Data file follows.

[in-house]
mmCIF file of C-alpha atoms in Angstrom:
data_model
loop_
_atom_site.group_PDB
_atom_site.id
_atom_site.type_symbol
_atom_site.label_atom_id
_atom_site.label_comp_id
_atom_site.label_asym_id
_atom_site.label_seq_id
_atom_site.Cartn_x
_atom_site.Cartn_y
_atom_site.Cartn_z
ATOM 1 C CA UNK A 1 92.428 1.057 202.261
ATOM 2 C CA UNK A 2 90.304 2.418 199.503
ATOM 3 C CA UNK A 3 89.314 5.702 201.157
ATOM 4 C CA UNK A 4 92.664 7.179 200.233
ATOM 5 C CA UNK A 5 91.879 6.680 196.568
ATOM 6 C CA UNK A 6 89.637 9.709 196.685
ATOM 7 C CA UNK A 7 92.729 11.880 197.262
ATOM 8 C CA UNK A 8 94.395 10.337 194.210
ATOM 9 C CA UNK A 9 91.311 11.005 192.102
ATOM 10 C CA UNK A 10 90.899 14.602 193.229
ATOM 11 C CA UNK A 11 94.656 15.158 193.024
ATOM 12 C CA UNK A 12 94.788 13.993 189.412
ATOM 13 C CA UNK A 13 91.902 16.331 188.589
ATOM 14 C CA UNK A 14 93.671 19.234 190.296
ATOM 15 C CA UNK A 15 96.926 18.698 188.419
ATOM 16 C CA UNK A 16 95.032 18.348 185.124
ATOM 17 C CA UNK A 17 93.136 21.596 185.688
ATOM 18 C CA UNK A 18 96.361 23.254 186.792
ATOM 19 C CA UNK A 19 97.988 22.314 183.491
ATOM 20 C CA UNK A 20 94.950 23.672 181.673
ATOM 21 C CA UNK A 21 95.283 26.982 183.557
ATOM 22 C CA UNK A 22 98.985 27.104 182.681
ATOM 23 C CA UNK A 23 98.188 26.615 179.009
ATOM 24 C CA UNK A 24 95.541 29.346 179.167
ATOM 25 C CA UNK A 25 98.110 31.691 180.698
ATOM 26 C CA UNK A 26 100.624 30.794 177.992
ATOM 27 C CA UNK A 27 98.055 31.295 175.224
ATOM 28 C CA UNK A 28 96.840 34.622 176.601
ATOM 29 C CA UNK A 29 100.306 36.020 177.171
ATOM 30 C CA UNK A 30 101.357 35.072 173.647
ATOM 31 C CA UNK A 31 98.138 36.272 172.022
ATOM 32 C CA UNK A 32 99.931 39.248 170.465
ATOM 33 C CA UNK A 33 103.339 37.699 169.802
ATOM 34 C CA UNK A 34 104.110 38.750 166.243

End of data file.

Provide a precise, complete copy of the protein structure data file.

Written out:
[in-house]
mmCIF file of C-alpha atoms in Angstrom:
data_model
loop_
_atom_site.group_PDB
_atom_site.id
_atom_site.type_symbol
_atom_site.label_atom_id
_atom_site.label_comp_id
_atom_site.label_asym_id
_atom_site.label_seq_id
_atom_site.Cartn_x
_atom_site.Cartn_y
_atom_site.Cartn_z
ATOM 1 C CA UNK A 1 92.428 1.057 202.261
ATOM 2 C CA UNK A 2 90.304 2.418 199.503
ATOM 3 C CA UNK A 3 89.314 5.702 201.157
ATOM 4 C CA UNK A 4 92.664 7.179 200.233
ATOM 5 C CA UNK A 5 91.879 6.680 196.568
ATOM 6 C CA UNK A 6 89.637 9.709 196.685
ATOM 7 C CA UNK A 7 92.729 11.880 197.262
ATOM 8 C CA UNK A 8 94.395 10.337 194.210
ATOM 9 C CA UNK A 9 91.311 11.005 192.102
ATOM 10 C CA UNK A 10 90.899 14.602 193.229
ATOM 11 C CA UNK A 11 94.656 15.158 193.024
ATOM 12 C CA UNK A 12 94.788 13.993 189.412
ATOM 13 C CA UNK A 13 91.902 16.331 188.589
ATOM 14 C CA UNK A 14 93.671 19.234 190.296
ATOM 15 C CA UNK A 15 96.926 18.698 188.419
ATOM 16 C CA UNK A 16 95.032 18.348 185.124
ATOM 17 C CA UNK A 17 93.136 21.596 185.688
ATOM 18 C CA UNK A 18 96.361 23.254 186.792
ATOM 19 C CA UNK A 19 97.988 22.314 183.491
ATOM 20 C CA UNK A 20 94.950 23.672 181.673
ATOM 21 C CA UNK A 21 95.283 26.982 183.557
ATOM 22 C CA UNK A 22 98.985 27.104 182.681
ATOM 23 C CA UNK A 23 98.188 26.615 179.009
ATOM 24 C CA UNK A 24 95.541 29.346 179.167
ATOM 25 C CA UNK A 25 98.110 31.691 180.698
ATOM 26 C CA UNK A 26 100.624 30.794 177.992
ATOM 27 C CA UNK A 27 98.055 31.295 175.224
ATOM 28 C CA UNK A 28 96.840 34.622 176.601
ATOM 29 C CA UNK A 29 100.306 36.020 177.171
ATOM 30 C CA UNK A 30 101.357 35.072 173.647
ATOM 31 C CA UNK A 31 98.138 36.272 172.022
ATOM 32 C CA UNK A 32 99.931 39.248 170.465
ATOM 33 C CA UNK A 33 103.339 37.699 169.802
ATOM 34 C CA UNK A 34 104.110 38.750 166.243